The past decade has seen women making great strides in the realm of politics. During the 2016 presidential election, Hillary Clinton was the first woman in history to be nominated for President of the United States by a major political party and the first woman to win the popular vote in a presidential election. The 2020 democratic primaries saw six women making a run for the nation’s top office, more than ever before. Congress has seen a similar trend, with the 116th Congress boasting a proud 131 diverse women representatives and a woman Speaker of the House.
In spite of these accomplishments, politics are overwhelmingly dominated by men on local, state, and national levels. Of all the elected officials in the United States, 65% of Democrats and 76% of Republicans are men. These percentages align with global statistics indicating that less than one quarter of all the politicians in the world are women. Why is that? The political sphere, especially on a national level here in the United States, has institutional and societal barriers in place that keep women out.
Barriers for Women in Politics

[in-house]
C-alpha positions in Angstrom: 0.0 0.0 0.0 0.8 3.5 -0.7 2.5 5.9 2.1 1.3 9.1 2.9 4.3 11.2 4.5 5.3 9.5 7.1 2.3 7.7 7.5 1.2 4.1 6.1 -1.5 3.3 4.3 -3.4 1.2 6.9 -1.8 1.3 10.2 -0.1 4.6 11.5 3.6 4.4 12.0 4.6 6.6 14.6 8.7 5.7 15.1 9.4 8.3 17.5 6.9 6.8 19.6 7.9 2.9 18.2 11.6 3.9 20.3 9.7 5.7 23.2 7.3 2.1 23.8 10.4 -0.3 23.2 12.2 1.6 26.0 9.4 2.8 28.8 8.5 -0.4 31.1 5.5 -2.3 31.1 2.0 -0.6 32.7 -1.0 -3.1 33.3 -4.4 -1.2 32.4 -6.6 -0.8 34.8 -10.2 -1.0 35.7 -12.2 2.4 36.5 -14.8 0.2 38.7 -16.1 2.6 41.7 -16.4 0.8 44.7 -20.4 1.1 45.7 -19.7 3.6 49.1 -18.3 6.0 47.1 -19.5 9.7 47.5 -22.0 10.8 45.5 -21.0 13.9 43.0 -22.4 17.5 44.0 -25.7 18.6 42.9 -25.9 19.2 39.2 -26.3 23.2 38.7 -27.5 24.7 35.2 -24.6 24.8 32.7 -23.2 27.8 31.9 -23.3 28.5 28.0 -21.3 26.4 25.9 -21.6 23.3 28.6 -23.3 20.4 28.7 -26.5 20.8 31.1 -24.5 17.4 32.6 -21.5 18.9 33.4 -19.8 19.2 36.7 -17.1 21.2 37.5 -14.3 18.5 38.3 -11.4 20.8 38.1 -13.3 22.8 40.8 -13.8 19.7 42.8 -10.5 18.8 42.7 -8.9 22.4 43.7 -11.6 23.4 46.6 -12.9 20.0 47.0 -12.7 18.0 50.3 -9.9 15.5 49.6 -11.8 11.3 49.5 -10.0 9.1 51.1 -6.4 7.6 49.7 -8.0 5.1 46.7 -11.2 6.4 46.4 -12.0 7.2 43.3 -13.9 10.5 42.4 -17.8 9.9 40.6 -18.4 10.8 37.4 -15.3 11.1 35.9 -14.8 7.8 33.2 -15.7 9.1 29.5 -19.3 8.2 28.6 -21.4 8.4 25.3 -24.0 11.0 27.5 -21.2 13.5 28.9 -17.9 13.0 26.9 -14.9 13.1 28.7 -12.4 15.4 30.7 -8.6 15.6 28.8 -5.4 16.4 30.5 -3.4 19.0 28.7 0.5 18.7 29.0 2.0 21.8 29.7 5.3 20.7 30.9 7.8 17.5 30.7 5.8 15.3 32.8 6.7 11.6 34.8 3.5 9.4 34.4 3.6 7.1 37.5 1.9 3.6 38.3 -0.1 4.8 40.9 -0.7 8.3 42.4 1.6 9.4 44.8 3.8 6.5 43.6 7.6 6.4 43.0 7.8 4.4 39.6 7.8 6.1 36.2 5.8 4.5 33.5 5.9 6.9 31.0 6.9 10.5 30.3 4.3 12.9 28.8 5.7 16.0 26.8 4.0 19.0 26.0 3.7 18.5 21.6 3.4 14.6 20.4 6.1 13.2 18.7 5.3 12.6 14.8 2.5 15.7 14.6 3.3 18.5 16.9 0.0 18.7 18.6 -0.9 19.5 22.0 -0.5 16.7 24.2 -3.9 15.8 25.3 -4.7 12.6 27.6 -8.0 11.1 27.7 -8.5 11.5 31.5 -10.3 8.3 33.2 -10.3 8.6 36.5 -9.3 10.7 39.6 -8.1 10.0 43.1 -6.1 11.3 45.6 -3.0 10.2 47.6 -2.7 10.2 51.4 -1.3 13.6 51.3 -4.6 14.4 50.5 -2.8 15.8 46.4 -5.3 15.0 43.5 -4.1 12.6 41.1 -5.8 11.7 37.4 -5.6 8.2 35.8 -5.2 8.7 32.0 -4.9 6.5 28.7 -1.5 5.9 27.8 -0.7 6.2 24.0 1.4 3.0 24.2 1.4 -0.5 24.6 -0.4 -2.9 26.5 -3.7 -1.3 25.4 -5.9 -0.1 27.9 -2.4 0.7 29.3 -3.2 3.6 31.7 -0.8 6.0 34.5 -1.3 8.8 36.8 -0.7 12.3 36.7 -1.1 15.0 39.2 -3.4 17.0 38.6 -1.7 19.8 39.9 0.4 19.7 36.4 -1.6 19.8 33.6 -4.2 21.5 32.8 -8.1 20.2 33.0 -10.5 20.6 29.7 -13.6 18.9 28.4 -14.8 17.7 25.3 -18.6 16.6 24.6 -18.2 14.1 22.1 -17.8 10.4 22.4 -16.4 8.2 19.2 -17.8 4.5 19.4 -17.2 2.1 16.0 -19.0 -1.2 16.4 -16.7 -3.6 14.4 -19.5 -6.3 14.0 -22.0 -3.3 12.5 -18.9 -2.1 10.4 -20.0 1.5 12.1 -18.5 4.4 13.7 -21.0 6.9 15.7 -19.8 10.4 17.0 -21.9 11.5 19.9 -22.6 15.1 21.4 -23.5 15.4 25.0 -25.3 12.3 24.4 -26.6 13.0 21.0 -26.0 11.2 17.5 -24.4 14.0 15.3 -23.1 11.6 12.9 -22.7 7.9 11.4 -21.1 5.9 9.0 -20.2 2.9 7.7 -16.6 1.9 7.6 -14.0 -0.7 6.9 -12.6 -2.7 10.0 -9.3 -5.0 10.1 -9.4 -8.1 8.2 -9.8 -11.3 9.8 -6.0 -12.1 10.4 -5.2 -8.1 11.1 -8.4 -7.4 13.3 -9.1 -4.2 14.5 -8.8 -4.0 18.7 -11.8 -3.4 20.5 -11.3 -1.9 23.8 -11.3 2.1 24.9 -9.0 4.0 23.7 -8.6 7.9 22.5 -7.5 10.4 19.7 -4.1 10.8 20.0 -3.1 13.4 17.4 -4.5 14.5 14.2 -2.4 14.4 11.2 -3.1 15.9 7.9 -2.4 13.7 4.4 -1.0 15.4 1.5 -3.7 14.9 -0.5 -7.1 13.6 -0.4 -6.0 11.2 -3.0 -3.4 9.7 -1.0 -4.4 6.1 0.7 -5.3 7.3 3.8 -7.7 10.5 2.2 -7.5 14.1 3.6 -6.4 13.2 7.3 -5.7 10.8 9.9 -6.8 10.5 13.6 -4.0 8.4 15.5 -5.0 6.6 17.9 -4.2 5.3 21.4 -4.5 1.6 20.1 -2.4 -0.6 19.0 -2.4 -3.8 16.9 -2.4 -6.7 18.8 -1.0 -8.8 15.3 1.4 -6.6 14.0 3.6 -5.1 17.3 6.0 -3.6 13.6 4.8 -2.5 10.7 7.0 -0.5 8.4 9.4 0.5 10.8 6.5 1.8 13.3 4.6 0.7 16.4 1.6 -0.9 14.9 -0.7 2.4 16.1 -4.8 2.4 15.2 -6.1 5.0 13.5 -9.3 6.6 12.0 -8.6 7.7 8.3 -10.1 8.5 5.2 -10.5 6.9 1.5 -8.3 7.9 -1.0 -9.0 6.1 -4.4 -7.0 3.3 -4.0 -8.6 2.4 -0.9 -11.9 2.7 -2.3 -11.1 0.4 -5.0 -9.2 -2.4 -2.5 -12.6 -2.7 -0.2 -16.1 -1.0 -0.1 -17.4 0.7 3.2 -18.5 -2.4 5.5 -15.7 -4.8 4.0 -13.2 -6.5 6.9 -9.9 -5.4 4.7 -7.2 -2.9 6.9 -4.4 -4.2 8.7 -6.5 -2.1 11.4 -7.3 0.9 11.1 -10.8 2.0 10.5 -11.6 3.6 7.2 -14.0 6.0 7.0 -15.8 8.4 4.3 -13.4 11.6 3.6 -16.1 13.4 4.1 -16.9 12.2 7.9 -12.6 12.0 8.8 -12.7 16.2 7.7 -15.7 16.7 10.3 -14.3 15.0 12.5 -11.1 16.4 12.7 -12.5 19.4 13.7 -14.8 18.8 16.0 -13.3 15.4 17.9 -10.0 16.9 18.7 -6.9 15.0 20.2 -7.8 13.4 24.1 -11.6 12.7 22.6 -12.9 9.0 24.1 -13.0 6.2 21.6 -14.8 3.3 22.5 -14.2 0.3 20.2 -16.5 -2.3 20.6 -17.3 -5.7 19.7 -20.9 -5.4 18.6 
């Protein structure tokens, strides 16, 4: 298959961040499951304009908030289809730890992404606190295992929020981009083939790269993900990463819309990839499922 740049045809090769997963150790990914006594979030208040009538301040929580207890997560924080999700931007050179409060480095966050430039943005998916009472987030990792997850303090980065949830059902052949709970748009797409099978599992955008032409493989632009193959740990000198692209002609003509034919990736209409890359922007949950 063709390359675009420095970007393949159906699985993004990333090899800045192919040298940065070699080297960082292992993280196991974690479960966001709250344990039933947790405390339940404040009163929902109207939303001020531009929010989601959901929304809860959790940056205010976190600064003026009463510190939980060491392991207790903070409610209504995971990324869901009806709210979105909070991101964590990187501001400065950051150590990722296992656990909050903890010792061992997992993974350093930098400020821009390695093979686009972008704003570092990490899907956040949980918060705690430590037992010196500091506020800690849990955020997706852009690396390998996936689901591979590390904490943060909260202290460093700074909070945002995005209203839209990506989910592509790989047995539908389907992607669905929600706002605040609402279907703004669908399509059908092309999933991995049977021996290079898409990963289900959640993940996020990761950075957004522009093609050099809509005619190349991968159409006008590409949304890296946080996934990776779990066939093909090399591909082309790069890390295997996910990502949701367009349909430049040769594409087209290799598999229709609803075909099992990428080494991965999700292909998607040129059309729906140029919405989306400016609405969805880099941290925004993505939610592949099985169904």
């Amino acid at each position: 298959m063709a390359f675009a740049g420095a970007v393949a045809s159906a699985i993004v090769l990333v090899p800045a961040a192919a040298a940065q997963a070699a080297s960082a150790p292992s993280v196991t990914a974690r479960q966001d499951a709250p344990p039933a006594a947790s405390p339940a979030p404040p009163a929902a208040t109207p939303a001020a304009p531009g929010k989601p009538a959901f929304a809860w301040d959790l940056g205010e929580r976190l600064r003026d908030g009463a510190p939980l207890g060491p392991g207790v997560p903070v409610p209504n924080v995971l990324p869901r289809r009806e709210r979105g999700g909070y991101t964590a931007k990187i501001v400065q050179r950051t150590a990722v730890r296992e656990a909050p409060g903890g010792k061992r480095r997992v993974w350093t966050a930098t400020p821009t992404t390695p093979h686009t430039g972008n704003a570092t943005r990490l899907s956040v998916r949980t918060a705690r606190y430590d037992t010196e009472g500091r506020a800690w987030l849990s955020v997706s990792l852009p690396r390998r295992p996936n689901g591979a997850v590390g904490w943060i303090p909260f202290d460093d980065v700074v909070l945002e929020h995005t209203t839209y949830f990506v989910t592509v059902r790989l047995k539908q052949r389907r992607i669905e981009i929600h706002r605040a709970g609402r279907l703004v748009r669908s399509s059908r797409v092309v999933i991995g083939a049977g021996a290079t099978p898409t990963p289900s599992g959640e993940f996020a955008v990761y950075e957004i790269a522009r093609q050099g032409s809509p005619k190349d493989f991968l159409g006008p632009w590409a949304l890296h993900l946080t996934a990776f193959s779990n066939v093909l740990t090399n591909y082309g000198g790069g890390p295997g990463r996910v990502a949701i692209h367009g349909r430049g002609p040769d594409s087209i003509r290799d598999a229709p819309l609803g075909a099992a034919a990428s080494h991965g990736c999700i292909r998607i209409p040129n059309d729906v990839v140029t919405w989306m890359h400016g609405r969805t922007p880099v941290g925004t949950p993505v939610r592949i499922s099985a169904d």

Perhaps the biggest barrier for women in politics is the double standards that they face when campaigning for office. For a stark example of these double standards, watch any of the 2016 presidential debates between Hillary Clinton and Donald Trump; you’ll find a successful woman keeping her cool while being interrupted dozens of times by a belligerent man trying to dominate the conversation. Such sexism is prevalent in the way women are talked about by both their opponents and their opponents’ supporters while campaigning for office. Women trying to break into politics are subjected to far greater scrutiny than men are, from the way they dress to the way they speak. They are expected to be both likeable and qualified, where men running for similar positions only have to be qualified (and likeability is just a bonus). Women who are seen as assertive and driven are written off as being too power hungry, whereas men are praised (and, often, elected) for exhibiting the same traits.